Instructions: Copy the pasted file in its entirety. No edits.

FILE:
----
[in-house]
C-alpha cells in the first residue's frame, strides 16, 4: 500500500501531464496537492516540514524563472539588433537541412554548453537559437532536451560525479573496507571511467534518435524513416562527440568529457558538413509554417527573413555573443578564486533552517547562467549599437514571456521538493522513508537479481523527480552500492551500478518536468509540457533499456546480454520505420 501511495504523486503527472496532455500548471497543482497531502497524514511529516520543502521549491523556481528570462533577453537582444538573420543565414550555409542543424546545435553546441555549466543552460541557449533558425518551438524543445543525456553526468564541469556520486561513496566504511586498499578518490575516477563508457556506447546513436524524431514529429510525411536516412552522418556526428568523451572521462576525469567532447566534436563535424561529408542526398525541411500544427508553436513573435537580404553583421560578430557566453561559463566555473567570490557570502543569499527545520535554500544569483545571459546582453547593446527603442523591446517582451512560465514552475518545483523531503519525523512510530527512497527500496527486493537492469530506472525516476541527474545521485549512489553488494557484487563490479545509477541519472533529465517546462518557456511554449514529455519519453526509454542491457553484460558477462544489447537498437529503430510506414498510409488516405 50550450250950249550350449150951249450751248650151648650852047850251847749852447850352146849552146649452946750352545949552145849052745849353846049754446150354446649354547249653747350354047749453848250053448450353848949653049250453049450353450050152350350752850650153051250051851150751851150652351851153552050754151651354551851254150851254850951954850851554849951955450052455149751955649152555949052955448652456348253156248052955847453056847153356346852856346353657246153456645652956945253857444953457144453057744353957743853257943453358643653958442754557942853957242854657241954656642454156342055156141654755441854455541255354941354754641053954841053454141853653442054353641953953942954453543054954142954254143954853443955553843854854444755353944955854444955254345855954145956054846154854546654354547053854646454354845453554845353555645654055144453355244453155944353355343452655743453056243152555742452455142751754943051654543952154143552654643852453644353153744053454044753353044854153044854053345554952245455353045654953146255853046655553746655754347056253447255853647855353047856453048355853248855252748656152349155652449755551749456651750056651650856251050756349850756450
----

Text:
[in-house]
C-alpha cells in the first residue's frame, strides 16, 4: 500500500501531464496537492516540514524563472539588433537541412554548453537559437532536451560525479573496507571511467534518435524513416562527440568529457558538413509554417527573413555573443578564486533552517547562467549599437514571456521538493522513508537479481523527480552500492551500478518536468509540457533499456546480454520505420 501511495504523486503527472496532455500548471497543482497531502497524514511529516520543502521549491523556481528570462533577453537582444538573420543565414550555409542543424546545435553546441555549466543552460541557449533558425518551438524543445543525456553526468564541469556520486561513496566504511586498499578518490575516477563508457556506447546513436524524431514529429510525411536516412552522418556526428568523451572521462576525469567532447566534436563535424561529408542526398525541411500544427508553436513573435537580404553583421560578430557566453561559463566555473567570490557570502543569499527545520535554500544569483545571459546582453547593446527603442523591446517582451512560465514552475518545483523531503519525523512510530527512497527500496527486493537492469530506472525516476541527474545521485549512489553488494557484487563490479545509477541519472533529465517546462518557456511554449514529455519519453526509454542491457553484460558477462544489447537498437529503430510506414498510409488516405 50550450250950249550350449150951249450751248650151648650852047850251847749852447850352146849552146649452946750352545949552145849052745849353846049754446150354446649354547249653747350354047749453848250053448450353848949653049250453049450353450050152350350752850650153051250051851150751851150652351851153552050754151651354551851254150851254850951954850851554849951955450052455149751955649152555949052955448652456348253156248052955847453056847153356346852856346353657246153456645652956945253857444953457144453057744353957743853257943453358643653958442754557942853957242854657241954656642454156342055156141654755441854455541255354941354754641053954841053454141853653442054353641953953942954453543054954142954254143954853443955553843854854444755353944955854444955254345855954145956054846154854546654354547053854646454354845453554845353555645654055144453355244453155944353355343452655743453056243152555742452455142751754943051654543952154143552654643852453644353153744053454044753353044854153044854053345554952245455353045654953146255853046655553746655754347056253447255853647855353047856453048355853248855252748656152349155652449755551749456651750056651650856251050756349850756450